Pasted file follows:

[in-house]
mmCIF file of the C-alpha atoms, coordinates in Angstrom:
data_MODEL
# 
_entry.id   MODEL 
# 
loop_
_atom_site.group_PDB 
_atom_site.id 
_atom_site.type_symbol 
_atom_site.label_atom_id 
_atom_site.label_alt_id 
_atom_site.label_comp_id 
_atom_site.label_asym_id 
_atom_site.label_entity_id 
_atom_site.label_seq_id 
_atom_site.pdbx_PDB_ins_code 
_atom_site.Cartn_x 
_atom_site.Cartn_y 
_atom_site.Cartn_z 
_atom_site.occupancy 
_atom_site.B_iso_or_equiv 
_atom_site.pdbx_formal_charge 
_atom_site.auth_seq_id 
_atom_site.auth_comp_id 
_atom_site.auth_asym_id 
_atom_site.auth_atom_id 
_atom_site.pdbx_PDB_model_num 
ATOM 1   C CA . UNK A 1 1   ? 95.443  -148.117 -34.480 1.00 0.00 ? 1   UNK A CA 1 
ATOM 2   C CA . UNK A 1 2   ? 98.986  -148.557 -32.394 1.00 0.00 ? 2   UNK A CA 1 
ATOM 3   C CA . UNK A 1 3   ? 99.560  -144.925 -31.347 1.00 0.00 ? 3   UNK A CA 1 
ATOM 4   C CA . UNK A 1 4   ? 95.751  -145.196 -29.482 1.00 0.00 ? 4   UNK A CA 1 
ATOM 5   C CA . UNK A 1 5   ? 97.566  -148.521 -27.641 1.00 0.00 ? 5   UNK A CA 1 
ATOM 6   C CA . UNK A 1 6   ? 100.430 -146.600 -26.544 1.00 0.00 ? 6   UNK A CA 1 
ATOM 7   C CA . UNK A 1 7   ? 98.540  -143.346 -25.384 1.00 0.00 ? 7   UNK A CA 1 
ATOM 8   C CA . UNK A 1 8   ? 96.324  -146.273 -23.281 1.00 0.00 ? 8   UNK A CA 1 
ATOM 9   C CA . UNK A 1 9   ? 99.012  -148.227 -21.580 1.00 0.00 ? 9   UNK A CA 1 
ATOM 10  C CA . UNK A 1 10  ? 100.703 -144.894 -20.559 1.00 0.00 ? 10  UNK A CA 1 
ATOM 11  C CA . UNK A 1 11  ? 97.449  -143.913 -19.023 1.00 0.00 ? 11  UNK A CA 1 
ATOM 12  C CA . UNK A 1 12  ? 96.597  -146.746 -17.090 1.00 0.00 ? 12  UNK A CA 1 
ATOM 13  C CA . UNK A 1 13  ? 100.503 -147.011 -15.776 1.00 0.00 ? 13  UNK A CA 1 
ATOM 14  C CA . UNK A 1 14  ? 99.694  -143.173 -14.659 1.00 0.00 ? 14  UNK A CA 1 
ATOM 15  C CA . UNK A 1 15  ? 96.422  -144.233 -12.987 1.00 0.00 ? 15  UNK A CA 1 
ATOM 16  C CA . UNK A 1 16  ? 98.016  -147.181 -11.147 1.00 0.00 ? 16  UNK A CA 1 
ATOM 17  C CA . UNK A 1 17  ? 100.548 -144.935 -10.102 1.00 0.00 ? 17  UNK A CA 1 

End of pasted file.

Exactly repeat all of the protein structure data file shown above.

[in-house]
mmCIF file of the C-alpha atoms, coordinates in Angstrom:
data_MODEL
# 
_entry.id   MODEL 
# 
loop_
_atom_site.group_PDB 
_atom_site.id 
_atom_site.type_symbol 
_atom_site.label_atom_id 
_atom_site.label_alt_id 
_atom_site.label_comp_id 
_atom_site.label_asym_id 
_atom_site.label_entity_id 
_atom_site.label_seq_id 
_atom_site.pdbx_PDB_ins_code 
_atom_site.Cartn_x 
_atom_site.Cartn_y 
_atom_site.Cartn_z 
_atom_site.occupancy 
_atom_site.B_iso_or_equiv 
_atom_site.pdbx_formal_charge 
_atom_site.auth_seq_id 
_atom_site.auth_comp_id 
_atom_site.auth_asym_id 
_atom_site.auth_atom_id 
_atom_site.pdbx_PDB_model_num 
ATOM 1   C CA . UNK A 1 1   ? 95.443  -148.117 -34.480 1.00 0.00 ? 1   UNK A CA 1 
ATOM 2   C CA . UNK A 1 2   ? 98.986  -148.557 -32.394 1.00 0.00 ? 2   UNK A CA 1 
ATOM 3   C CA . UNK A 1 3   ? 99.560  -144.925 -31.347 1.00 0.00 ? 3   UNK A CA 1 
ATOM 4   C CA . UNK A 1 4   ? 95.751  -145.196 -29.482 1.00 0.00 ? 4   UNK A CA 1 
ATOM 5   C CA . UNK A 1 5   ? 97.566  -148.521 -27.641 1.00 0.00 ? 5   UNK A CA 1 
ATOM 6   C CA . UNK A 1 6   ? 100.430 -146.600 -26.544 1.00 0.00 ? 6   UNK A CA 1 
ATOM 7   C CA . UNK A 1 7   ? 98.540  -143.346 -25.384 1.00 0.00 ? 7   UNK A CA 1 
ATOM 8   C CA . UNK A 1 8   ? 96.324  -146.273 -23.281 1.00 0.00 ? 8   UNK A CA 1 
ATOM 9   C CA . UNK A 1 9   ? 99.012  -148.227 -21.580 1.00 0.00 ? 9   UNK A CA 1 
ATOM 10  C CA . UNK A 1 10  ? 100.703 -144.894 -20.559 1.00 0.00 ? 10  UNK A CA 1 
ATOM 11  C CA . UNK A 1 11  ? 97.449  -143.913 -19.023 1.00 0.00 ? 11  UNK A CA 1 
ATOM 12  C CA . UNK A 1 12  ? 96.597  -146.746 -17.090 1.00 0.00 ? 12  UNK A CA 1 
ATOM 13  C CA . UNK A 1 13  ? 100.503 -147.011 -15.776 1.00 0.00 ? 13  UNK A CA 1 
ATOM 14  C CA . UNK A 1 14  ? 99.694  -143.173 -14.659 1.00 0.00 ? 14  UNK A CA 1 
ATOM 15  C CA . UNK A 1 15  ? 96.422  -144.233 -12.987 1.00 0.00 ? 15  UNK A CA 1 
ATOM 16  C CA . UNK A 1 16  ? 98.016  -147.181 -11.147 1.00 0.00 ? 16  UNK A CA 1 
ATOM 17  C CA . UNK A 1 17  ? 100.548 -144.935 -10.102 1.00 0.00 ? 17  UNK A CA 1 